Older Australians might toss and turn at night, but they’re still more likely than younger people to bounce out of bed in the morning, new sleep data shows.
Uplifting research has found that people aged 65 and over are happier with their shut-eye than those who are younger.
“We found that older people are not sleeping particularly well, but they have considerably less sleep-related fatigue and irritability than younger people,” says Professor Robert Adams, a sleep specialist with the Sleep Health Foundation. “It’s positive to see that despite some pretty significant disruption older people are, on the whole, less bothered by a bad night’s sleep and wake feeling refreshed.”
The new data was collected from 1011 people Australia-wide who answered a detailed questionnaire about their sleep habits, sleep problems, work life, income, mental health and personal details like age, sex and education. The sample included 175 people aged over 65.
The data release coincides with World Sleep Day, which this year is focused on ageing and healthy sleep.
“We found more than half (52 per cent) of older people wake a lot in the night, compared to 40 per cent of younger people. They’re also more likely to wake too early (40 vs 33 per cent) and have just as much difficulty falling asleep at night,” Professor Adams says. “But, and it’s a big but, how they feel about this sleep differs considerably from working-age people.
“A third wake up feeling unrefreshed, compared with 48 per cent of other people, and 61 per cent feel they get adequate sleep, compared to 47 per cent of those under 65.”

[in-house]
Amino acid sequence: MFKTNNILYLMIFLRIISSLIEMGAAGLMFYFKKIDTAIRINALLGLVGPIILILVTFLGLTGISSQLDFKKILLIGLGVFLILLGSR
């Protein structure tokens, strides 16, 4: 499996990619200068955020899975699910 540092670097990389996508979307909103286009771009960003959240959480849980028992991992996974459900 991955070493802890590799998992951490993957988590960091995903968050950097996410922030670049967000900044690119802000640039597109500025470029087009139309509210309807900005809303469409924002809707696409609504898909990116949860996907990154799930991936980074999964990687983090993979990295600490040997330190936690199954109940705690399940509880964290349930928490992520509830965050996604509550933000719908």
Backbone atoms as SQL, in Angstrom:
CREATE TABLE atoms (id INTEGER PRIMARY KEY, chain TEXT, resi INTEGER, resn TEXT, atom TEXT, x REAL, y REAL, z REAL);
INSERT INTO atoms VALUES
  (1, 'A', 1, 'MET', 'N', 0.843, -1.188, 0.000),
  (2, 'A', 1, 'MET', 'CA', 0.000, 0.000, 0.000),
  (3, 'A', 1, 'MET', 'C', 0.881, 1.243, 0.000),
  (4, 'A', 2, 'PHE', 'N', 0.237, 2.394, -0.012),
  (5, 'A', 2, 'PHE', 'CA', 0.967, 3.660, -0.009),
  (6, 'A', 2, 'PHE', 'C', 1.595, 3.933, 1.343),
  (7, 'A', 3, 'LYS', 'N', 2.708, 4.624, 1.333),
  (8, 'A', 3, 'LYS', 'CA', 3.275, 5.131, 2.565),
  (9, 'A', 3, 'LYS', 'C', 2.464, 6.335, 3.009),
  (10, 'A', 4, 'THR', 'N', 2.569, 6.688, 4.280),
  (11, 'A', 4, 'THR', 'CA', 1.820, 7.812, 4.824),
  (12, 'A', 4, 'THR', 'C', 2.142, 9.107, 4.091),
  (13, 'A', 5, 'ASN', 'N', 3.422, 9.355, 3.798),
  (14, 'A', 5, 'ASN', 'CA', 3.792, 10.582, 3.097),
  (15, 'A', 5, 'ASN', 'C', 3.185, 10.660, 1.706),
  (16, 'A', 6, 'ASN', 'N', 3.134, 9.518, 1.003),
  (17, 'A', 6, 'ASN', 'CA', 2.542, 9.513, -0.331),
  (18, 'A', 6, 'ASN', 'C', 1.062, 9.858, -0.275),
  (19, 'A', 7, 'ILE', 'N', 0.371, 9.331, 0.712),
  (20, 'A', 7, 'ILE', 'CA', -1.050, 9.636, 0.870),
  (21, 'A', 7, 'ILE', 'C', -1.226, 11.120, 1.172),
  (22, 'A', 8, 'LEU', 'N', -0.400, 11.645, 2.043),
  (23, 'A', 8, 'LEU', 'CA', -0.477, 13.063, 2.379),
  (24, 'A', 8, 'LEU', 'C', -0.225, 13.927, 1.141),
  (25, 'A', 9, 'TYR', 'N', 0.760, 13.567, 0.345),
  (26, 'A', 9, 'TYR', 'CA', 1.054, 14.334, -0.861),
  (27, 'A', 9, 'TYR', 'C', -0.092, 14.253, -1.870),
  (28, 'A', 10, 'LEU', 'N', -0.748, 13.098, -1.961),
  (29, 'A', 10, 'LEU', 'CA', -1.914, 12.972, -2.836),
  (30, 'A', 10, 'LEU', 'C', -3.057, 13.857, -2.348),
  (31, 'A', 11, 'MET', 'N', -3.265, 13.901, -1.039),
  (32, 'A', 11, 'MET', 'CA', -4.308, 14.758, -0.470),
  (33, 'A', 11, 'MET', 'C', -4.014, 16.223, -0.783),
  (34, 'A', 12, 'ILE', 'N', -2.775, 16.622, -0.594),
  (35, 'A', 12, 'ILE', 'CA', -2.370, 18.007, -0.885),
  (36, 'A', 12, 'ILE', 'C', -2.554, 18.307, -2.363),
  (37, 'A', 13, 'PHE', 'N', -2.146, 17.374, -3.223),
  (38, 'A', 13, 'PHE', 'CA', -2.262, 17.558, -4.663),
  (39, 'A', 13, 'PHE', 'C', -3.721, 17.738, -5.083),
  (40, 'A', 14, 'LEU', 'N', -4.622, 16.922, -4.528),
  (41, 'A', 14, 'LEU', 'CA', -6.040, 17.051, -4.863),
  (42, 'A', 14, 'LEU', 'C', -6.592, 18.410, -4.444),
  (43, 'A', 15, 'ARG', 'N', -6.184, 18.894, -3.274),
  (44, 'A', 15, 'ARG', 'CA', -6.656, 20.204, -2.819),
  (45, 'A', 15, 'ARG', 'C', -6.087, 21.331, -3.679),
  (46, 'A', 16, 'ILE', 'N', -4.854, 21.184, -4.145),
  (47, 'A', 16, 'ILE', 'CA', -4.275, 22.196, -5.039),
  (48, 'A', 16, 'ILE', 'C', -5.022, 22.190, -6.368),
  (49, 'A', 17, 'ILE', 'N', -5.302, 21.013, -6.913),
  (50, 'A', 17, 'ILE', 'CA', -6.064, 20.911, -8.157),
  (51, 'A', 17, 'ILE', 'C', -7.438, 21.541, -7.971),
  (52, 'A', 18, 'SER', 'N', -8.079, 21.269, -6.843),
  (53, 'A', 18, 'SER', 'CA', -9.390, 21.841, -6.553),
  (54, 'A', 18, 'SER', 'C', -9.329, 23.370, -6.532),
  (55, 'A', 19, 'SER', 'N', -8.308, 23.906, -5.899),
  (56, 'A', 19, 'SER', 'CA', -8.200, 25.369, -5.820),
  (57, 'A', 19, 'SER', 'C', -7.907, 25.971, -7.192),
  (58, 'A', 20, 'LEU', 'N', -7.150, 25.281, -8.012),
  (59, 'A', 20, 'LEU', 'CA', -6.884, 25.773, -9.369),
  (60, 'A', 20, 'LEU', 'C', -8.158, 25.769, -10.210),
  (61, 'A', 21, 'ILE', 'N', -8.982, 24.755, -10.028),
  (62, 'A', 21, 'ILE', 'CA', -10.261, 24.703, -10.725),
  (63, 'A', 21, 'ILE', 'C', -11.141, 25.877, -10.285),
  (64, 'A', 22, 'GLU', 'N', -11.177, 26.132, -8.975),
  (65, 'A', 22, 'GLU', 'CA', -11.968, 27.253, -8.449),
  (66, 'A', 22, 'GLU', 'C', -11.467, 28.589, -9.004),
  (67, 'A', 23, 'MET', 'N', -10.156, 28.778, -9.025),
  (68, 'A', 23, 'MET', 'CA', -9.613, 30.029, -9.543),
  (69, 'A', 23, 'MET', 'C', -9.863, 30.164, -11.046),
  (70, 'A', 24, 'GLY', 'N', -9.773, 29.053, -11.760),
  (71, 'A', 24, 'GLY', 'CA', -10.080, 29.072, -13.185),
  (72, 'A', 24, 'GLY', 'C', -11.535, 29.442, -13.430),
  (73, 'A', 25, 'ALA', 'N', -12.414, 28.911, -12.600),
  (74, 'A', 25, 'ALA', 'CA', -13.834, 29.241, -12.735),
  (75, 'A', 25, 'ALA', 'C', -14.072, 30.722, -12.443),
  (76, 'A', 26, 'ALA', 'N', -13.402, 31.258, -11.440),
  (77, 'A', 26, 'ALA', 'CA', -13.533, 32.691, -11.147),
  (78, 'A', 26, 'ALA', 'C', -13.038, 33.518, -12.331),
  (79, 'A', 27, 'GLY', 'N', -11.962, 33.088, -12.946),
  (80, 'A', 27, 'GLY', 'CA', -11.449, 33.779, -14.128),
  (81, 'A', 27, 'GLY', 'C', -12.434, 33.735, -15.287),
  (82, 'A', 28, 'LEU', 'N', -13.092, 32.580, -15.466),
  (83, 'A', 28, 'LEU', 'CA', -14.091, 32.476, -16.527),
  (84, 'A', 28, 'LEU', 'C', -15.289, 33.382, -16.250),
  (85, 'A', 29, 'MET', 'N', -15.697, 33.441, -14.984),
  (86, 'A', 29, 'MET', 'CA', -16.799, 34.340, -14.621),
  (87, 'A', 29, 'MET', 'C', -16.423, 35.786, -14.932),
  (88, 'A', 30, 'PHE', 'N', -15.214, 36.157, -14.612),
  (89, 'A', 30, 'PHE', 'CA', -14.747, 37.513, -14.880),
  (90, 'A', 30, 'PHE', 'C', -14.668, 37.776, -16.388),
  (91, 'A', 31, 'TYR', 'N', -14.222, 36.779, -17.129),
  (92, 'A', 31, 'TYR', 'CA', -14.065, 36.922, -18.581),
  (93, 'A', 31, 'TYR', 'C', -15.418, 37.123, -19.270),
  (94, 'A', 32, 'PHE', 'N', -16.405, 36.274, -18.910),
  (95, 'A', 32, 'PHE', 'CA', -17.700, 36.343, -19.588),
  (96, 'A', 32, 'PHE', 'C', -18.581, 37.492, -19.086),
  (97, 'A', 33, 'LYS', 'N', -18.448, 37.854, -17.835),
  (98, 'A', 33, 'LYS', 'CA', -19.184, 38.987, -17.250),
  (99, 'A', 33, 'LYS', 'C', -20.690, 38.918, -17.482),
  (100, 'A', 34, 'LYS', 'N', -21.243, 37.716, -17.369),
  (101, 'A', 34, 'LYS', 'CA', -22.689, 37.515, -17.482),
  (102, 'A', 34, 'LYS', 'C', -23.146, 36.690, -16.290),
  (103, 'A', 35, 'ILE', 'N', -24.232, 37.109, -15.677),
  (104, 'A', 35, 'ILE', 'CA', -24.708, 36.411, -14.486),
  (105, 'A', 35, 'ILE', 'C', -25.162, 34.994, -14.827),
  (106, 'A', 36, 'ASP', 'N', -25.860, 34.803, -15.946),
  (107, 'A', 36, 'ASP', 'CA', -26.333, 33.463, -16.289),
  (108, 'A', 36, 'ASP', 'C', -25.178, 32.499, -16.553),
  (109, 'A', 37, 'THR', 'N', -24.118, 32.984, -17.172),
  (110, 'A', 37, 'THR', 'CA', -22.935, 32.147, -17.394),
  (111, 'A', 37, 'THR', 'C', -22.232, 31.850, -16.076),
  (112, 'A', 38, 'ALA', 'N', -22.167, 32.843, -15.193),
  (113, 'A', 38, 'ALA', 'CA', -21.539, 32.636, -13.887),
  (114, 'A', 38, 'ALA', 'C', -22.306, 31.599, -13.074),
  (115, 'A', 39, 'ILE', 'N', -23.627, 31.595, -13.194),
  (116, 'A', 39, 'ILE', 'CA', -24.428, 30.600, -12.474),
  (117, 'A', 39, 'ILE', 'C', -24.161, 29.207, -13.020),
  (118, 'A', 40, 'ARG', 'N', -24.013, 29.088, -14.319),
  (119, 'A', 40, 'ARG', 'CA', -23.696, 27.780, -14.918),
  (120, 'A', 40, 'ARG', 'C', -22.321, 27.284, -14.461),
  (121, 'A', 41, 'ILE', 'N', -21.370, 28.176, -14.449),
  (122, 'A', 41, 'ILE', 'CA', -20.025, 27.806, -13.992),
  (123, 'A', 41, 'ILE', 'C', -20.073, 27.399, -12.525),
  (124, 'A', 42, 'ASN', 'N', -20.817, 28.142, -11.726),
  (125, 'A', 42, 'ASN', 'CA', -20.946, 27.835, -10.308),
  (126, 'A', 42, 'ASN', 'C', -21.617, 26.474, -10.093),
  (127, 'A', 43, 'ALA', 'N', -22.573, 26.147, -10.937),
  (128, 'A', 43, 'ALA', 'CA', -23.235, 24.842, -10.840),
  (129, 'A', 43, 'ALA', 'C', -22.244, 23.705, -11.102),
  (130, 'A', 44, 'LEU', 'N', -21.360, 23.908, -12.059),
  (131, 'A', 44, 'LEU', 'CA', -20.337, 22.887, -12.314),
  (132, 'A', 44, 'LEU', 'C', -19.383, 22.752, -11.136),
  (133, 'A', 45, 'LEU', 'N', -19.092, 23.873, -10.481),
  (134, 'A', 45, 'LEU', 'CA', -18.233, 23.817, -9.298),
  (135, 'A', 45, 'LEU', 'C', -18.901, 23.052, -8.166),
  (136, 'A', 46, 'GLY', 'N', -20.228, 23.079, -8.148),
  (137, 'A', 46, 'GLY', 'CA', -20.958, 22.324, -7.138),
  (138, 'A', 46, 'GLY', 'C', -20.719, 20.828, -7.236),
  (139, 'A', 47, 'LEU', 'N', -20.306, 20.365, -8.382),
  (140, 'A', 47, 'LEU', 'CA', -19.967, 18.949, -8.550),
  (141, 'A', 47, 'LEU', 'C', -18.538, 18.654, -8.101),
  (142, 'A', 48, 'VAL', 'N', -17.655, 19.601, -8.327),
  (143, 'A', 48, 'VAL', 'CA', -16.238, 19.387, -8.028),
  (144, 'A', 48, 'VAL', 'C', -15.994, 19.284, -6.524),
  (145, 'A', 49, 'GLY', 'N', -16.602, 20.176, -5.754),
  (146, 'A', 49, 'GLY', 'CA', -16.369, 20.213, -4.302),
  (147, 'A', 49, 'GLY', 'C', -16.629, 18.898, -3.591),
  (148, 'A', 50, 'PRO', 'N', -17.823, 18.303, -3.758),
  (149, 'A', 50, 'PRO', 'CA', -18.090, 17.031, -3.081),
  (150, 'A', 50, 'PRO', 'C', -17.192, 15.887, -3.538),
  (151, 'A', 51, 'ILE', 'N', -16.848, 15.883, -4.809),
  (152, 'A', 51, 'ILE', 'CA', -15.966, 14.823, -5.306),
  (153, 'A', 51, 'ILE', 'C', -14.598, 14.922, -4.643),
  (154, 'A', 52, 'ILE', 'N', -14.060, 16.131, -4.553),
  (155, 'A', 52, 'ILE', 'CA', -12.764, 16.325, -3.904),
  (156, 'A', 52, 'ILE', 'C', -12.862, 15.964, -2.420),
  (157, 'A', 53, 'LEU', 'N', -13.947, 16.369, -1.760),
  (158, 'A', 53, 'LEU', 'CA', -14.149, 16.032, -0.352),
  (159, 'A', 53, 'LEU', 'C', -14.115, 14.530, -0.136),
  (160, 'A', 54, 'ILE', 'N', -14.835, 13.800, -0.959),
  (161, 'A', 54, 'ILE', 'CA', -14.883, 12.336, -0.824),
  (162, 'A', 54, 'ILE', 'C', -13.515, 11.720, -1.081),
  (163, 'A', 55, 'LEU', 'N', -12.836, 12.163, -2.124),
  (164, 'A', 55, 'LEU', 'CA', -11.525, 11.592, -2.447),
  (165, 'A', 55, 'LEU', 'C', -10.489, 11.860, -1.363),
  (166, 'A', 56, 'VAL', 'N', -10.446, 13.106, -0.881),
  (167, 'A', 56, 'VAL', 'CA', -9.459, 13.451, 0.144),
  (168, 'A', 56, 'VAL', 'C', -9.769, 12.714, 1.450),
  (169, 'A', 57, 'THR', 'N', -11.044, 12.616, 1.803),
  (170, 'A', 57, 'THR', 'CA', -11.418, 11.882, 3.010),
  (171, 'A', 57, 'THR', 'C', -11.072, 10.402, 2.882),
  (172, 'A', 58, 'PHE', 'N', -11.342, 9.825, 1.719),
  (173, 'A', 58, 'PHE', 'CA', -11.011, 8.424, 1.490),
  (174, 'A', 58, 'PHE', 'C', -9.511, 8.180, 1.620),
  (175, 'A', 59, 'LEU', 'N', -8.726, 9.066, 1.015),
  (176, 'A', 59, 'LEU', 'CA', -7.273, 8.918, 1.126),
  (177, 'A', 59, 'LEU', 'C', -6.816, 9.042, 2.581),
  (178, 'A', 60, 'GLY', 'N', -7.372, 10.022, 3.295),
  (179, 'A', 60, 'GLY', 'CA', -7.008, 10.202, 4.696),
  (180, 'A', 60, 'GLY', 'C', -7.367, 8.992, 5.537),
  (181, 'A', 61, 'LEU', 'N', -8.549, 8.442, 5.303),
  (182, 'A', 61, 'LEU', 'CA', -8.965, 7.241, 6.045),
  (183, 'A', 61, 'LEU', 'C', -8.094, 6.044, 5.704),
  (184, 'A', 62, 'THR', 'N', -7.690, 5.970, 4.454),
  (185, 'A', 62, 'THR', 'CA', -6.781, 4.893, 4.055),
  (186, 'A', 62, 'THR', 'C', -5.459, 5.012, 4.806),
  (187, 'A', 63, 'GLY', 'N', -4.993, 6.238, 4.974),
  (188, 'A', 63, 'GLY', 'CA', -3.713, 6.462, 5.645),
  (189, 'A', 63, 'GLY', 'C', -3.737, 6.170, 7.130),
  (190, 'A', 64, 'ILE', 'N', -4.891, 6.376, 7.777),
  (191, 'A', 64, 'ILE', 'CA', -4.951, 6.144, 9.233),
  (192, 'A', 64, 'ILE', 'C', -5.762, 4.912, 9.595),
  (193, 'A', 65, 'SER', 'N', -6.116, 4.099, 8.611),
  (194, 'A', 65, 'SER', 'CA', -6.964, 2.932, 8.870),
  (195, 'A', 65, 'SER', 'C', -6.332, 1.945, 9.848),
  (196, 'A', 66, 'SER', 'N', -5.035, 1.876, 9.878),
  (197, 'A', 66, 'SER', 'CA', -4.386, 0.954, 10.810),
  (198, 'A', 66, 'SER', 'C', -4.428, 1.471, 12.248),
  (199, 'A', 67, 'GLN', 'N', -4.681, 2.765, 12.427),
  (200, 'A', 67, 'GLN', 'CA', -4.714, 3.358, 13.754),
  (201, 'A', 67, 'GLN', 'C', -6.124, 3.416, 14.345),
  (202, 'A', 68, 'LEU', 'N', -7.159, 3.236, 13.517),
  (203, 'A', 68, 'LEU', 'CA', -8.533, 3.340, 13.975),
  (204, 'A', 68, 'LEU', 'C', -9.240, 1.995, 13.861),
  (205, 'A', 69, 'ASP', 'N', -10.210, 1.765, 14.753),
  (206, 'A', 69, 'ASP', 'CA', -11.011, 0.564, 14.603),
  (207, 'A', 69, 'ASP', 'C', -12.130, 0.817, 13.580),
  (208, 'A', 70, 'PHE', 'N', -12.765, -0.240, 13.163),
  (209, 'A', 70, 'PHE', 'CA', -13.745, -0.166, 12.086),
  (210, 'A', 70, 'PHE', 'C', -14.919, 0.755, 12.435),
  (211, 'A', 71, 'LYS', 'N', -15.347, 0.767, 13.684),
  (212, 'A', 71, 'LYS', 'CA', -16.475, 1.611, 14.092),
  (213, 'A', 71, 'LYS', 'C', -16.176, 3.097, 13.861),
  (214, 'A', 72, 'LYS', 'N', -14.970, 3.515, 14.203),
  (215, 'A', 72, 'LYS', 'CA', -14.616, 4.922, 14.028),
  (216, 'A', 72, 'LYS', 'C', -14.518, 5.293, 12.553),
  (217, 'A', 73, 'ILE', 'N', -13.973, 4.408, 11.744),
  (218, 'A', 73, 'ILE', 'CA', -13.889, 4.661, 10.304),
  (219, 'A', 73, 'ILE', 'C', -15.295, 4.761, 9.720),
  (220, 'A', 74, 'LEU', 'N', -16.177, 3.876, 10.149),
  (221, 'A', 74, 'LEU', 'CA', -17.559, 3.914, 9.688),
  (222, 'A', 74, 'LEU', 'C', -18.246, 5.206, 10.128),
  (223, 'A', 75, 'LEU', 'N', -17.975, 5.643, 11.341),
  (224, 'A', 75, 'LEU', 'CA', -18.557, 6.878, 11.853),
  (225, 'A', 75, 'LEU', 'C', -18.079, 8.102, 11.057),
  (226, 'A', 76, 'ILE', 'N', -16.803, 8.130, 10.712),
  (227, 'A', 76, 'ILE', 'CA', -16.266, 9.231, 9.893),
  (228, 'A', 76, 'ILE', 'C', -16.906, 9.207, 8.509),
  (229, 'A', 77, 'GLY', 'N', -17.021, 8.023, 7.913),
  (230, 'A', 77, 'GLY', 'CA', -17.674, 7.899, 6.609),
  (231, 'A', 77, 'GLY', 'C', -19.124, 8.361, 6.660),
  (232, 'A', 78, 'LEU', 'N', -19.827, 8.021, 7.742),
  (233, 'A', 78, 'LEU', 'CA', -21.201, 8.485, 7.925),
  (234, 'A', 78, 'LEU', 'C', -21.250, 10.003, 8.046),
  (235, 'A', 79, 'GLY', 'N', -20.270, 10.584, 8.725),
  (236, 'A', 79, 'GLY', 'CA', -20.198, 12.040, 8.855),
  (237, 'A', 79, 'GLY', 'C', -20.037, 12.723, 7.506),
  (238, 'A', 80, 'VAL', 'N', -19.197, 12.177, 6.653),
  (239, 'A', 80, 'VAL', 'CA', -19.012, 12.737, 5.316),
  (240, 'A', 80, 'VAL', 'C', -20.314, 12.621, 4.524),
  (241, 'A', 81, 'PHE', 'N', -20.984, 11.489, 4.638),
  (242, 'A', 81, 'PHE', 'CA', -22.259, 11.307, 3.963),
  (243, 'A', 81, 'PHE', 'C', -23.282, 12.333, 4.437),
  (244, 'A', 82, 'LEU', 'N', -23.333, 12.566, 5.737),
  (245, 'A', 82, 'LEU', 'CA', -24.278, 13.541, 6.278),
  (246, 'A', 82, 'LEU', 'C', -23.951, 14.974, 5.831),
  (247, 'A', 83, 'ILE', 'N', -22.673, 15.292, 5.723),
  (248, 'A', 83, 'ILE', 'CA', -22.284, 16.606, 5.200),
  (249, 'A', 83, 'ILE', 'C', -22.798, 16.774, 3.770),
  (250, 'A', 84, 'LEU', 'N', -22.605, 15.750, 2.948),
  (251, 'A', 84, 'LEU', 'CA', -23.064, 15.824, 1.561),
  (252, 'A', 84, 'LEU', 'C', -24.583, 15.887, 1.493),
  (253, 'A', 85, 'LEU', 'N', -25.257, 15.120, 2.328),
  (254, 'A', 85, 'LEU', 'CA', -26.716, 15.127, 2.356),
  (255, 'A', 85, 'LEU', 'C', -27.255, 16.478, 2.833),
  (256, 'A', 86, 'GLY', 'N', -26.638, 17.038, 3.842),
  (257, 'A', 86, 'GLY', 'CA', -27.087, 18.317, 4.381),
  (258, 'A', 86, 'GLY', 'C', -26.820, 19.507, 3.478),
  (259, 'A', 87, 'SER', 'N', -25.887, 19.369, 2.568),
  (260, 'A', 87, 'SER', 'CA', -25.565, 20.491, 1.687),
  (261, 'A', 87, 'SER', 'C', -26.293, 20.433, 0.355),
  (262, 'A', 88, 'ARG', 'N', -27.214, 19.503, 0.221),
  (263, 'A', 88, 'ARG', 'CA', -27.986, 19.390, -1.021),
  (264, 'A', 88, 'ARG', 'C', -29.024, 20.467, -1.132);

Professor Adams believes older people may have their relaxed retiree lifestyle to thank for the results. “My feeling is their daytime demands are lower in general,” he says. “They’ve got less time pressure, less general stress and more flexibility so don’t feel as fatigued.”
However, that’s just a hunch. “It’s also possible that older Australians have learnt to mask their sleep problem with caffeine, as results show 28 per cent have 4-5 caffeinated drinks a day,” Professor Adams says. “If that’s the case that’s nothing to celebrate.” He warned caffeine should not be consumed in the evenings if you want to optimise the chance of better quality sleep.
The specialist said the take home message was a positive one. “I think many people will be happy to know that increasingly tiredness and fatigue are not an inevitable consequence of getting older,” Professor Adams says. “In fact your sleep can actually improve with age.”
He warned that overall however, sleep issues reported in the study were quite significant, and any older Australians with concerns about their sleep should speak to their GP or a sleep specialist.
Dr Moira Junge, a board member of Sleep Health Foundation, Australia’s leading advocate for healthy sleep, says getting a good night’s sleep is the key to looking after your physical, cognitive and emotional health as you age.
“We know from large-scale international studies that sleeping well in young adulthood and middle age reduces the risk of obesity and hypertension, protects against age-related cognitive decline and Alzheimer’s disease, and has been associated with decreased rates of depression,” Dr Junge says. “In fact, in some studies good sleep has even been shown to be associated with fewer signs of ageing in facial skin and better tissue tone.
“Getting your forty winks can help you feel better, be better, and look better too.”
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